We also made it to the frankly indescribable forbidden city, well at least some of it. The forbidden city was the emperors residence for centuries and stands testament to the shear opulence, greed and disparateness from their people that many of the emperors subscribed to. It is exactly what the name suggests, an entire city, perhaps comparable (maybe slightly smaller) to the Vatican. I find it hard to judge the age of ancient Chinese buildings and relics and the fact that they seem to constantly touch up and repair older edifices with modern materials doesn't help. The forbidden city is gardens, museums, squares, streets, buildings and more besides, its size boggling the mind of most westerners, even our largest cities are really nothing on some Asian cities.

Food was quite variable and inconsistent, but we struggled to find anything particular similar to dishes you would find back home. From an extremely tasty and cheap street side restaurant to a bland food court eatery, to a Chinese muslim restaurant with dishes you would never expect to see on Chinese menus such as bread and chickpeas to restaurant with a strange tasting selection of dishes with a setting that felt like we had wander onto a secluded Mediterranean rooftop.

I find china, I guess specifically Beijing (and bear in mind that our exposure to the Chinese populace has generally been limited to relatively wealthy city dwellers) an extremely intriguing and increasingly appealing place. I can understand why many are drawn to attitudes of the country and people. It feels like a country where things are happening and moving forwards, a place of positive change and increasingly positive attitudes. It feels like people are generally proud of their country, it's achievements and their parts in it. An attractive and seductive attitude after many years spent in western cities that are becoming increasingly complacent, negative and fractured.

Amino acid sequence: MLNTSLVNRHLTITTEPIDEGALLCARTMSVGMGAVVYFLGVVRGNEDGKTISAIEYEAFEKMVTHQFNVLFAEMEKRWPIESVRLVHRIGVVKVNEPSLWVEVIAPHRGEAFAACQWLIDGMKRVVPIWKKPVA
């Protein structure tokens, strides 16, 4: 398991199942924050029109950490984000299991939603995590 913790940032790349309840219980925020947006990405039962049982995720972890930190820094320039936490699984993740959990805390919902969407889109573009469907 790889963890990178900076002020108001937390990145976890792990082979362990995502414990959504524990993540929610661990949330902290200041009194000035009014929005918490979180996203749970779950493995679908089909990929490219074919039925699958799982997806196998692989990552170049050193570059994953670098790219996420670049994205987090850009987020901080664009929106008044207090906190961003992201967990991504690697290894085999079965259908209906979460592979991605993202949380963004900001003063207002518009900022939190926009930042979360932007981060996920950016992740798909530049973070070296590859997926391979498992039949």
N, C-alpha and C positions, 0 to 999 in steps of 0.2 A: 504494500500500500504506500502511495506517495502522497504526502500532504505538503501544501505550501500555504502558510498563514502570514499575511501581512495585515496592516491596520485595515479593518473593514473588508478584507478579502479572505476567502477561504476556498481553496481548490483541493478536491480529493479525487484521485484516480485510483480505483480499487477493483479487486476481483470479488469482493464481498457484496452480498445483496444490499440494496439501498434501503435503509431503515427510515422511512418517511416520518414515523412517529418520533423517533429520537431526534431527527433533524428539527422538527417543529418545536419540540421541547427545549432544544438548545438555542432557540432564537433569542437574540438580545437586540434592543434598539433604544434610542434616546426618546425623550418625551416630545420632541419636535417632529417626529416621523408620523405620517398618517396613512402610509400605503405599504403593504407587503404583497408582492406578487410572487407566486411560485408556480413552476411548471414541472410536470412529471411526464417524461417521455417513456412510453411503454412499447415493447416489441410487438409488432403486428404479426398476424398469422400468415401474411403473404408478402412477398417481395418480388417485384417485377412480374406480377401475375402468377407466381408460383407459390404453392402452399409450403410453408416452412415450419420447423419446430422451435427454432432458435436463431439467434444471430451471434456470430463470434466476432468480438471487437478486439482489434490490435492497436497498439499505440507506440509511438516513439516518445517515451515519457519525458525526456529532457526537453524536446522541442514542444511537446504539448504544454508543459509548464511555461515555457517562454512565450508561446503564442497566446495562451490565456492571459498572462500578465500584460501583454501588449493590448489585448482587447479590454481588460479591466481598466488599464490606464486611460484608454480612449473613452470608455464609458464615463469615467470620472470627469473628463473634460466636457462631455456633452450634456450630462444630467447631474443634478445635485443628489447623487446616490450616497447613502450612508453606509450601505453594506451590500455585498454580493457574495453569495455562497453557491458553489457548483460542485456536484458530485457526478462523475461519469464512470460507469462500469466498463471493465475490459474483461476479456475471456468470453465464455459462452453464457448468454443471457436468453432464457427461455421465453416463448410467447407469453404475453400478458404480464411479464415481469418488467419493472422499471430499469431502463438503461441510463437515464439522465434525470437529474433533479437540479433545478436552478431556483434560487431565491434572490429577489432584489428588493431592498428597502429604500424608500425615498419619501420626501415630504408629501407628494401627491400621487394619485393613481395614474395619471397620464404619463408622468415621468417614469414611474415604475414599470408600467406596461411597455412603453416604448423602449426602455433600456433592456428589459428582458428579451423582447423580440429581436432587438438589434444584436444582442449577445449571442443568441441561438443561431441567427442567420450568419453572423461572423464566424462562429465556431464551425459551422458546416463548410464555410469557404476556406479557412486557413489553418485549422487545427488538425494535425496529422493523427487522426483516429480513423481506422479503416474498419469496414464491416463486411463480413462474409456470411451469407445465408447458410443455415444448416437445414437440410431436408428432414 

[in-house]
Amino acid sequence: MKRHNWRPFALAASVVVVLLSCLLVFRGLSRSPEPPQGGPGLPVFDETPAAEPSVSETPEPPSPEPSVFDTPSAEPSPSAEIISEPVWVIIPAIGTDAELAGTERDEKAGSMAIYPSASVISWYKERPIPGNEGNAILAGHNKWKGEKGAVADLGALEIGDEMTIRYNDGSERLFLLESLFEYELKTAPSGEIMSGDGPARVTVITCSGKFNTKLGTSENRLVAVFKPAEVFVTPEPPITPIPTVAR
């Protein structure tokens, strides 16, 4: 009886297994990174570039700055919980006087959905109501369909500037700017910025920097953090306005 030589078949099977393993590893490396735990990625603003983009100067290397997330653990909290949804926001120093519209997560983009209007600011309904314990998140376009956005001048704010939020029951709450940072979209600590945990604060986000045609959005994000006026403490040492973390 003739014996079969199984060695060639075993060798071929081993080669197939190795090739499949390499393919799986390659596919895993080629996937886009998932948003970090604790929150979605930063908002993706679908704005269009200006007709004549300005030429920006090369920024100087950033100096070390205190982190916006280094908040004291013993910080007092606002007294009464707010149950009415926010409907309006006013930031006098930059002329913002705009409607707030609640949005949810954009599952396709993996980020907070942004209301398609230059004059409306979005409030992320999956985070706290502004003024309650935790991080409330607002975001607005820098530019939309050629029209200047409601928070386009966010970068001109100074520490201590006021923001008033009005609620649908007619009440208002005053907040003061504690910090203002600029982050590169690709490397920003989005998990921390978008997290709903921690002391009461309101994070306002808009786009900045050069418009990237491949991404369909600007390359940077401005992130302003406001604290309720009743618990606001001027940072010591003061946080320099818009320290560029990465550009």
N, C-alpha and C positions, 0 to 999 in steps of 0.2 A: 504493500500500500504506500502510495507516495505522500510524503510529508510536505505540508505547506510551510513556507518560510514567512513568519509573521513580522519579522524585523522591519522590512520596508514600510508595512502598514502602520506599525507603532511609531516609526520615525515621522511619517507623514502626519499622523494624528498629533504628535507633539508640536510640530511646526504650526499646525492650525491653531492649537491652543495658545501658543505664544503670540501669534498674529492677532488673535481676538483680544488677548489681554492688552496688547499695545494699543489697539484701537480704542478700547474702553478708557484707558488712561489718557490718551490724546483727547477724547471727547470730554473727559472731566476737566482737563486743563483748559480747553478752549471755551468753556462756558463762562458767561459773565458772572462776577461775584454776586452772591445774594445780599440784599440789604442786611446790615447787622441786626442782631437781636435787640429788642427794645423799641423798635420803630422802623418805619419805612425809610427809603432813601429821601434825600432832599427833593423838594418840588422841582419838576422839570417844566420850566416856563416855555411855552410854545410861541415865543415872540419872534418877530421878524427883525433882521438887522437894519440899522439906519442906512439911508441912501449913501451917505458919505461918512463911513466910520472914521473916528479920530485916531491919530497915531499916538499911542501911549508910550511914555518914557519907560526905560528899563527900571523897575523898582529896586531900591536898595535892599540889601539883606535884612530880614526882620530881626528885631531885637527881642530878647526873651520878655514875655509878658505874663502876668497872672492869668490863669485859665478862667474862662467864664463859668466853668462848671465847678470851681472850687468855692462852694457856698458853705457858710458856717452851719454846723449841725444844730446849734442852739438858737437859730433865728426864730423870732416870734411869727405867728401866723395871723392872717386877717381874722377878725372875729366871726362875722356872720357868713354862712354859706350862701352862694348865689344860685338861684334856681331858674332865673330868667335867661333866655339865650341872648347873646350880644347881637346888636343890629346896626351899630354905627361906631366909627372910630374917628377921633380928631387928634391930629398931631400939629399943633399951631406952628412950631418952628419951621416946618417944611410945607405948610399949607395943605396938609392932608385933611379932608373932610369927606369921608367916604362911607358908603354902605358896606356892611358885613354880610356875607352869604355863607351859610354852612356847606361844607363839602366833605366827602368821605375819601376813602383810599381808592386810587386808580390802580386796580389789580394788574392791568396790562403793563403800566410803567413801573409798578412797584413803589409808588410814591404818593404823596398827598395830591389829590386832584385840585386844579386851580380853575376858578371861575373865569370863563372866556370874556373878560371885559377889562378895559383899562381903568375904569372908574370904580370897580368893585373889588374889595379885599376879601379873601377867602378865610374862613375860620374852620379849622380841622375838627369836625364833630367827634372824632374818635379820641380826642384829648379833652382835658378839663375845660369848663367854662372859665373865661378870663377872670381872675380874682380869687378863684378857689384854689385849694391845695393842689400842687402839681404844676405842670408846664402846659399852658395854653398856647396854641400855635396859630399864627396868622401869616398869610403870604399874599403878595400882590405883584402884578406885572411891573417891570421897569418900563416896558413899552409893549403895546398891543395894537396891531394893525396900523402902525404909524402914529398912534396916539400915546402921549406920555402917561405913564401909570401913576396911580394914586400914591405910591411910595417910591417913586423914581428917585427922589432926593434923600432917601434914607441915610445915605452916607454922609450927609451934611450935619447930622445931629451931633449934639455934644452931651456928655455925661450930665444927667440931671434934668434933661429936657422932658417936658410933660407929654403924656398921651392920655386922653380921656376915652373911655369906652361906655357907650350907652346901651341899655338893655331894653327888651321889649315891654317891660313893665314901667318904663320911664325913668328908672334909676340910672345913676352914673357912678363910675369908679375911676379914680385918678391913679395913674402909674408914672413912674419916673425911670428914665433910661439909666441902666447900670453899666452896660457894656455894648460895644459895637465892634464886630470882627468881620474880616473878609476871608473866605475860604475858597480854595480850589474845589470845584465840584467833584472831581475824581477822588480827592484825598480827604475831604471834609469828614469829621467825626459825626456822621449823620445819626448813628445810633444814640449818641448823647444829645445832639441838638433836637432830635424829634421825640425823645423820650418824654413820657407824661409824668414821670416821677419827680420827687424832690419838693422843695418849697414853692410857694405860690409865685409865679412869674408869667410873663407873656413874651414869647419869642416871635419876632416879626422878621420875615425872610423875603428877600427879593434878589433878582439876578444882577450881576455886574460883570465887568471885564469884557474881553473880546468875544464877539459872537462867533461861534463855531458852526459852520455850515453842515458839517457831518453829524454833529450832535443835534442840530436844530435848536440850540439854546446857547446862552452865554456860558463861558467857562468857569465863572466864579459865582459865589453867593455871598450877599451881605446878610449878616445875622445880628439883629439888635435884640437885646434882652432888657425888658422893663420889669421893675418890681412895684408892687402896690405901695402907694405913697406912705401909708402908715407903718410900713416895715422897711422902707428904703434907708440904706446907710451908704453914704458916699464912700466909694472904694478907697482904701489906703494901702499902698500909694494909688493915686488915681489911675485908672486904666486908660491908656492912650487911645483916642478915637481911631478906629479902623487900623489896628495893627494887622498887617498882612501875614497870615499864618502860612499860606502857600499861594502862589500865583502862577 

However china also scares me. The massive amount of people and their increasing levels of consumption freaks me out no end, the population strive towards a certain style of lifestyle they have witnessed from afar for decades and frankly who can blame them, but to meet that increasing desire will be a challenge for them, everyone else on the planet and the planet itself. On a small scale the Chinese population have a hotchpotch of contradictory environmental practices from flinging a ridiculous amount of litter left, right and centre, to slowly being encouraged to recycle and bring their own chopsticks to restaurants, to having a culture of over ordering food to cooking with just about every part of many creatures and plants. On a larger scale the Chinese government are big investors in many behavioral and infrastructure programs, but I still couldn't help almost agreeing with tony abbots statement along the lines that "anything Australia does in reducing carbon emissions is eclipsed by whatever china does or doesn't do", but if everyone, everywhere in the world adopted that attitude we would never get anywhere of achieve anything.

A fascinating visit to a fascinating place that just I was starting to get into the swing of it's rhythms and pulse, it was time to leave. Intimidating at times, overwhelming, hard to handle and understand, but highly recommended if you're up for a challenge.